What we do together

It may sound obvious, but we need to spend time with our child so we can model and connect. Over-scheduling and multitasking can be barriers to this connection. I like to call the minutes and hours we spend engaged in this mind to mind connection ‘connection time.’ How much connection time do you have with your child, and how much are you planning to have in the future?

Key Points

  • Effective parenting requires time.
  • Spend time with your children together as a family.
  • Avoid over-scheduling activities for your children.


This means if we want to do this nurturing stuff we have to put in the hours to make it happen. Just hanging out, sharing meals together, being there for your kids, talking to them, playing with them, reading to them, laughing with them. Sorting the laundry out together, going camping, fixing something in the shed, going on a bike ride, going to the shops together: the list is endless, but kids require  quantity as well as the variety. We should aim to properly connect with our children every day we possibly can.

It’s through these repeated opportunities that we can model, guide and teach. It’s during these hours we spend together that we can awaken the natural abilities within our child. It’s when we teach them how to relate to people, to deal with the world and to approach problems successfully.

The modern world, however, is not naturally conducive to this. Rush, rush, rush. American psychologist, Urie Bronfrenbrenner, summed this up ruefully when he reflected on the way we now seem to be so time poor, that connecting with our children has taken a back seat; that children ‘used to be brought up by their parents’.

Even in terms of space, we have created a division between parent and child. Increasingly, there are separate living areas in the house for Mum and Dads and the kids. Technology is also increasing this separation. It’s is now common for family members to be watching different screens at the same time, even when in the same room — we don’t even watch the telly together anymore.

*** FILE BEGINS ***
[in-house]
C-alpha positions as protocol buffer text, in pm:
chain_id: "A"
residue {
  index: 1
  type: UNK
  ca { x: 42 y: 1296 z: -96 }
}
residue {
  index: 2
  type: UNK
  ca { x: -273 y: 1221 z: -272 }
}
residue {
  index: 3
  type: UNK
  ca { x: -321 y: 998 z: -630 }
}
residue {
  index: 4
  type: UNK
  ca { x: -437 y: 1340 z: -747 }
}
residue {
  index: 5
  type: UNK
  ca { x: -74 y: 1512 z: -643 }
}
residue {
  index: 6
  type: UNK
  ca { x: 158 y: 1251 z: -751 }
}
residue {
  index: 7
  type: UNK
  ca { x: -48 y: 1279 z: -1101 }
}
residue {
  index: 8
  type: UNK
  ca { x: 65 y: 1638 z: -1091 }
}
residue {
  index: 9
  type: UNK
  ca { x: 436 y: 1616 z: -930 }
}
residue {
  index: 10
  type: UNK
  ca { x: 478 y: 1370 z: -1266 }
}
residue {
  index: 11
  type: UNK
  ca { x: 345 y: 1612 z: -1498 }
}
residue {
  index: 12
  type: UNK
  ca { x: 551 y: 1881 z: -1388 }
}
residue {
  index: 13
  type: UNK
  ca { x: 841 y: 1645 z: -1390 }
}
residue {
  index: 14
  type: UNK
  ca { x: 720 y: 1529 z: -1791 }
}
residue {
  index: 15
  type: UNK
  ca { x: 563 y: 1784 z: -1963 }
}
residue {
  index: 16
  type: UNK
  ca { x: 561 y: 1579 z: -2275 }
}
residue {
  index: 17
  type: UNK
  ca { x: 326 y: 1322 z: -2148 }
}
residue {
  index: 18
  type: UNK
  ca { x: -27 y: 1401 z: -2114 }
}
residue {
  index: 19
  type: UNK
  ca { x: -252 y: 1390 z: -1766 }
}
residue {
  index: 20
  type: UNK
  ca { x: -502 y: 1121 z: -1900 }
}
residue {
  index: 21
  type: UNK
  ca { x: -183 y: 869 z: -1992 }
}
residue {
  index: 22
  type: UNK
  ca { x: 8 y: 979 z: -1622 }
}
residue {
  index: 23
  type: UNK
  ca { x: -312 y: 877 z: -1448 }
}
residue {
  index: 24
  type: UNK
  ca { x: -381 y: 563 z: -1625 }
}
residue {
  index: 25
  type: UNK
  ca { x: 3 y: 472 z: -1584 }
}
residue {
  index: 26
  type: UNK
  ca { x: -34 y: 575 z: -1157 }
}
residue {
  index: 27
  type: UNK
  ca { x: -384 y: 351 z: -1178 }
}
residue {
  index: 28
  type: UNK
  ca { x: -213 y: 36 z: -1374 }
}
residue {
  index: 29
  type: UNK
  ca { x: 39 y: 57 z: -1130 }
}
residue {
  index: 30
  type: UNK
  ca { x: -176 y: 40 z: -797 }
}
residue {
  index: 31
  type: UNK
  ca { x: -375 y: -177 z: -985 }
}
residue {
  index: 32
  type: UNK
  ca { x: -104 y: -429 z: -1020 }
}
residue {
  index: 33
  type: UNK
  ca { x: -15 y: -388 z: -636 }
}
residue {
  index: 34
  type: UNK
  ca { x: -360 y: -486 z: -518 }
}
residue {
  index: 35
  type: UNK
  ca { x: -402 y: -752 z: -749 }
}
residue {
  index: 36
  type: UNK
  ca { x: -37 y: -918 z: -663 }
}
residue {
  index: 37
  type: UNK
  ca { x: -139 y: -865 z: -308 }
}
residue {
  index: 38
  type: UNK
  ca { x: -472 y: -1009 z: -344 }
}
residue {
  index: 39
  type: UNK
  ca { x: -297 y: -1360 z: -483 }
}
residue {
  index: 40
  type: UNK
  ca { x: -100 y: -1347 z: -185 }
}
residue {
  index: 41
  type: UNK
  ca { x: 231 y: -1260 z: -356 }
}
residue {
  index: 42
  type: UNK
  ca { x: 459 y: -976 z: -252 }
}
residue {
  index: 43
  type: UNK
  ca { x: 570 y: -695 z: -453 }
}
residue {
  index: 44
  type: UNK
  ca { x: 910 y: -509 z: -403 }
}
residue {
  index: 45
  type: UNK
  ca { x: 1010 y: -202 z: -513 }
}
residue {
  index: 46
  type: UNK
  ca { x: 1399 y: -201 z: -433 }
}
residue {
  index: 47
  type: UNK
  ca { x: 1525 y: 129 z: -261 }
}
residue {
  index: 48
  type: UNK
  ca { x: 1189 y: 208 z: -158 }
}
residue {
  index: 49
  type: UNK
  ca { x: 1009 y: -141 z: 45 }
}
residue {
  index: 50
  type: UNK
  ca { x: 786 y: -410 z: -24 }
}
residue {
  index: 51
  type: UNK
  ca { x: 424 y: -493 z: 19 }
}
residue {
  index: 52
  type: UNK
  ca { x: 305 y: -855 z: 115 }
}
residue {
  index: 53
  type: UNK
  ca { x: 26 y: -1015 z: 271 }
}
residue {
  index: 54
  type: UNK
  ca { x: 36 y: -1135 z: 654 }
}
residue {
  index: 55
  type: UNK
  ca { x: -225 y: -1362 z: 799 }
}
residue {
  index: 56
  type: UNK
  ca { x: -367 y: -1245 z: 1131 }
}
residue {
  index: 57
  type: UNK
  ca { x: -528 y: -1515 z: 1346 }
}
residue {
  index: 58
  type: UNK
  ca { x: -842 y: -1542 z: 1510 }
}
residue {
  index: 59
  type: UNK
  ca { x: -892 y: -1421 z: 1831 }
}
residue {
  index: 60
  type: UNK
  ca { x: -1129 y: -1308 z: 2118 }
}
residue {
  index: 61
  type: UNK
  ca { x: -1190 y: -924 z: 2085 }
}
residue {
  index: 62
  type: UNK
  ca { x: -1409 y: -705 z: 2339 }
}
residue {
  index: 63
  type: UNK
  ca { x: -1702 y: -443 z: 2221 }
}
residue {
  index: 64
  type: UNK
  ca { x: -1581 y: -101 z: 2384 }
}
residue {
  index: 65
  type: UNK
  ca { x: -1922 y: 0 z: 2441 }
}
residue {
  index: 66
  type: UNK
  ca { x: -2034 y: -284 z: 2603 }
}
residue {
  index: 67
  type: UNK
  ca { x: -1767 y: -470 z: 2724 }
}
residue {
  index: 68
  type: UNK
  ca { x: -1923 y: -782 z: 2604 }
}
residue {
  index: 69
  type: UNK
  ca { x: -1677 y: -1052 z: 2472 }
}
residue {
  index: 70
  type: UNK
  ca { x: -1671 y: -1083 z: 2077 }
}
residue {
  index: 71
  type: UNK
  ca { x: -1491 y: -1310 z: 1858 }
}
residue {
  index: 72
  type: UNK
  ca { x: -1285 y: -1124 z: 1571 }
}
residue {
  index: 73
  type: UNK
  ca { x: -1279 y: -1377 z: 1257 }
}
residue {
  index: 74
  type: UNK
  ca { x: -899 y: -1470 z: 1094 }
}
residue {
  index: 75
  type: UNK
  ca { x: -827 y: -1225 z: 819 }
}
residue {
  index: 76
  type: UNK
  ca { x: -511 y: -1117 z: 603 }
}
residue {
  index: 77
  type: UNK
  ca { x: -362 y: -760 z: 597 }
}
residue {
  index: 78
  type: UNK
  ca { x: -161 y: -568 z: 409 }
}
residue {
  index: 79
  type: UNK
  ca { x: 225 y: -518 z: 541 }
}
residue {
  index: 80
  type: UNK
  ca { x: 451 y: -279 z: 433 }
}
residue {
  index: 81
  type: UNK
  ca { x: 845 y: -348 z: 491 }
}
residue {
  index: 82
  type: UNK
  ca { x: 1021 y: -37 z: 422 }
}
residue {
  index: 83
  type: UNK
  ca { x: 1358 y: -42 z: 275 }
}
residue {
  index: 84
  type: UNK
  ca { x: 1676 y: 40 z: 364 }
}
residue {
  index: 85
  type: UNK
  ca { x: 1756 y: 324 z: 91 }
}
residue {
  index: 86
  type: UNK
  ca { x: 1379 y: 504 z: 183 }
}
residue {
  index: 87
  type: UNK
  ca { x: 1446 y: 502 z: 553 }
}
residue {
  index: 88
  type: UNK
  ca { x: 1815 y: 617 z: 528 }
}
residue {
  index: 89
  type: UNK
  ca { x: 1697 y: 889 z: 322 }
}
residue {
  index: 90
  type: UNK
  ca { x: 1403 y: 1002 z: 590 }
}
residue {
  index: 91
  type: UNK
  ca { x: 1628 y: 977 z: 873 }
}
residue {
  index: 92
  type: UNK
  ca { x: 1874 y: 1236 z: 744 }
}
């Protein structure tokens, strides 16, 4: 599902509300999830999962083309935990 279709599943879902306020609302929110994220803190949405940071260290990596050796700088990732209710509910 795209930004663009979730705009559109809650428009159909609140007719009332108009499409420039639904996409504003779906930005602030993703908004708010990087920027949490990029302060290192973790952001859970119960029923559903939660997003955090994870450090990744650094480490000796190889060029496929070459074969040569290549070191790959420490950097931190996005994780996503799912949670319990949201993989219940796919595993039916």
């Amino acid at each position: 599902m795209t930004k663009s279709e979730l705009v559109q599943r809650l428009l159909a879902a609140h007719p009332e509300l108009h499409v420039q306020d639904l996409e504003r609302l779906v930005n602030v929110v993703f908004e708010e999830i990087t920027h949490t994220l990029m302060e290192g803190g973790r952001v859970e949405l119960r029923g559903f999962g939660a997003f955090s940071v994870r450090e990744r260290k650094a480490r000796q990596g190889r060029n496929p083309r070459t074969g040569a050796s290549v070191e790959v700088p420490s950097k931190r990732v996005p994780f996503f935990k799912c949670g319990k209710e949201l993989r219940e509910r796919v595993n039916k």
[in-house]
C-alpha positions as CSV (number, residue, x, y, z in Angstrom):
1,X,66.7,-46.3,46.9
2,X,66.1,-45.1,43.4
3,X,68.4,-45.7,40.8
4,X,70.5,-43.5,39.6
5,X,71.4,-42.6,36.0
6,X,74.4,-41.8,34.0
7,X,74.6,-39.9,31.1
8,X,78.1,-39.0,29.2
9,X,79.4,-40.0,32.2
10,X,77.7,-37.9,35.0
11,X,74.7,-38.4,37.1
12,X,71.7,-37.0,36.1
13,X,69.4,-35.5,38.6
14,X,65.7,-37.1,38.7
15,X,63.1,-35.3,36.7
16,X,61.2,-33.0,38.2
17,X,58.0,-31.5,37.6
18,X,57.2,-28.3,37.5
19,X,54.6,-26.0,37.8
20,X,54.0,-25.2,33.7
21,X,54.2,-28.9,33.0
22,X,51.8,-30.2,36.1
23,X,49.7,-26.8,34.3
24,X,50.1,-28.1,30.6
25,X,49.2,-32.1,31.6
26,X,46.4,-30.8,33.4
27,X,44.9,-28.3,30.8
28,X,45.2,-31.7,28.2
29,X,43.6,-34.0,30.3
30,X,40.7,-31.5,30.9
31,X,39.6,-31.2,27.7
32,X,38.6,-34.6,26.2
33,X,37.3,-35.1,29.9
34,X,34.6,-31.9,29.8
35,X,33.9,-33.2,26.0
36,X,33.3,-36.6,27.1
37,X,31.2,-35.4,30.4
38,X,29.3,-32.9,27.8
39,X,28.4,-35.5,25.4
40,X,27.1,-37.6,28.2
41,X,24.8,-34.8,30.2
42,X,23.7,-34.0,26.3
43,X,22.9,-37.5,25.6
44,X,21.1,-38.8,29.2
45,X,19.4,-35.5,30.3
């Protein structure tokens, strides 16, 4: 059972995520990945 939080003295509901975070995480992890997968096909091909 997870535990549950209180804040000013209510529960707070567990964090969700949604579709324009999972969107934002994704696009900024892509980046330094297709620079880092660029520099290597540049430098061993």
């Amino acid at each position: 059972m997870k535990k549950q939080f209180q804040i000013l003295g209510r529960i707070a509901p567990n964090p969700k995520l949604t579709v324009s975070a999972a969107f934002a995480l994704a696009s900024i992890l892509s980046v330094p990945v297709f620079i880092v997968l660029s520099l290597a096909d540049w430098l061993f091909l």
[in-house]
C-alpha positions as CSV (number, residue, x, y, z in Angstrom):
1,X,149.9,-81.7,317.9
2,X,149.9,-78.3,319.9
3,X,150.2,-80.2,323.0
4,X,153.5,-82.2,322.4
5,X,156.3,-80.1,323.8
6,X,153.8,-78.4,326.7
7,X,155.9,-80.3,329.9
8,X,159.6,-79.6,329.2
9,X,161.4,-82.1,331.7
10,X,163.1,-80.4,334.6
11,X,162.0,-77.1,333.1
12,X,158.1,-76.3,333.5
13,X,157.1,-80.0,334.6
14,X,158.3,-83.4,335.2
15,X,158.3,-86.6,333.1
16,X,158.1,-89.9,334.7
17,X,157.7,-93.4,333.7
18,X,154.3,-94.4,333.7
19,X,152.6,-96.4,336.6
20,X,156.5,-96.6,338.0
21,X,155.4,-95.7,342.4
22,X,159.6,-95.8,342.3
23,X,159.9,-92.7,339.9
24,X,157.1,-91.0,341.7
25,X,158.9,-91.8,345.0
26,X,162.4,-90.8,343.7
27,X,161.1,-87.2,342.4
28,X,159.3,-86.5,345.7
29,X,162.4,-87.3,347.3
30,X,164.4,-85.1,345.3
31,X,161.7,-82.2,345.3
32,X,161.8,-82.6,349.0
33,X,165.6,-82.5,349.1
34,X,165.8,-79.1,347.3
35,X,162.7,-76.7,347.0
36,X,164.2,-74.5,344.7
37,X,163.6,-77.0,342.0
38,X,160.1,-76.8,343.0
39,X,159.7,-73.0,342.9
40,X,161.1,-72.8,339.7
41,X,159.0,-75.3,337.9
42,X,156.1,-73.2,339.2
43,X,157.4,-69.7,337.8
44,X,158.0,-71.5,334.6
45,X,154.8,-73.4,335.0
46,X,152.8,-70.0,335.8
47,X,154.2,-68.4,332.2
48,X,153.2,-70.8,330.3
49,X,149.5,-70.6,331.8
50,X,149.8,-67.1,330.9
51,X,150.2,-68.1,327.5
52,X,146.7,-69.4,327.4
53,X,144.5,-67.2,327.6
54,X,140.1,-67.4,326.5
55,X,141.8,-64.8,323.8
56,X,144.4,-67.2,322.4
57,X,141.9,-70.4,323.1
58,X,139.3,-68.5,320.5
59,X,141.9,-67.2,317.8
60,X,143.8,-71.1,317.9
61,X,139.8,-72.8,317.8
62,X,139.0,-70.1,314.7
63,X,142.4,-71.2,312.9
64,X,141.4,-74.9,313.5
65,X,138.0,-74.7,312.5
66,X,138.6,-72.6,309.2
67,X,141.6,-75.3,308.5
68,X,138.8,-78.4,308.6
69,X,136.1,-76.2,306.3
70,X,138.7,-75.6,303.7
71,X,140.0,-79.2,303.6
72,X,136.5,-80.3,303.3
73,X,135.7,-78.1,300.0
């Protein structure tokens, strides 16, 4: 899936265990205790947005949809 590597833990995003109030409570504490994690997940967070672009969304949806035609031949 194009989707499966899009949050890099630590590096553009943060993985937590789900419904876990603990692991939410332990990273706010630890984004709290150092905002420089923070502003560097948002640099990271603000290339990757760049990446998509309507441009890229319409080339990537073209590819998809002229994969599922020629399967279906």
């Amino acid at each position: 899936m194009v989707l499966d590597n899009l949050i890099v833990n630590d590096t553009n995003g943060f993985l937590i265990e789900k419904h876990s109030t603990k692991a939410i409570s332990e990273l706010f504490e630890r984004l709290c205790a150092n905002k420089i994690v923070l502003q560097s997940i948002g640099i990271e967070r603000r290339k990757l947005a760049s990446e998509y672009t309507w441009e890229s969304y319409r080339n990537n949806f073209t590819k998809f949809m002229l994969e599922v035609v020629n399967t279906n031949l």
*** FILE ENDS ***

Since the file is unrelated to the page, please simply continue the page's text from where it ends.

We all need our own space, and certainly don’t need to be hovering over our children constantly, but the pendulum of being emotionally together versus separate has definitely swung — at least for many families — too far the wrong way.


Another barrier to connecting with our children is over-scheduling. We all try to do way too many these days, both ourselves and our children. This lack of unscheduled time together (you know, just chilling out with the kids) has led to the virtual disappearance of child-organised games (with parents participating), like blind man’s bluff and murder in the dark. How many parents do you know who still do this sort of stuff?

A large chunk of our children’s time is now taken up with sport and other extra-curricular activities, like music and dancing. Of course there is nothing wrong with sport, music or dancing! It’s just a matter of balance. Set aside some time, and a significant amount of it, to hang with your kids, with nothing on the agenda except getting to know each other better.

If you are encouraging your child to participate in sport or other extra-curricular activities, make sure you do this the right way. Involve them in the choice of activity, and let them progress at a pace and intensity they feel comfortable with. Once again, we don’t want to start living through our child’s achievements (or lack thereof).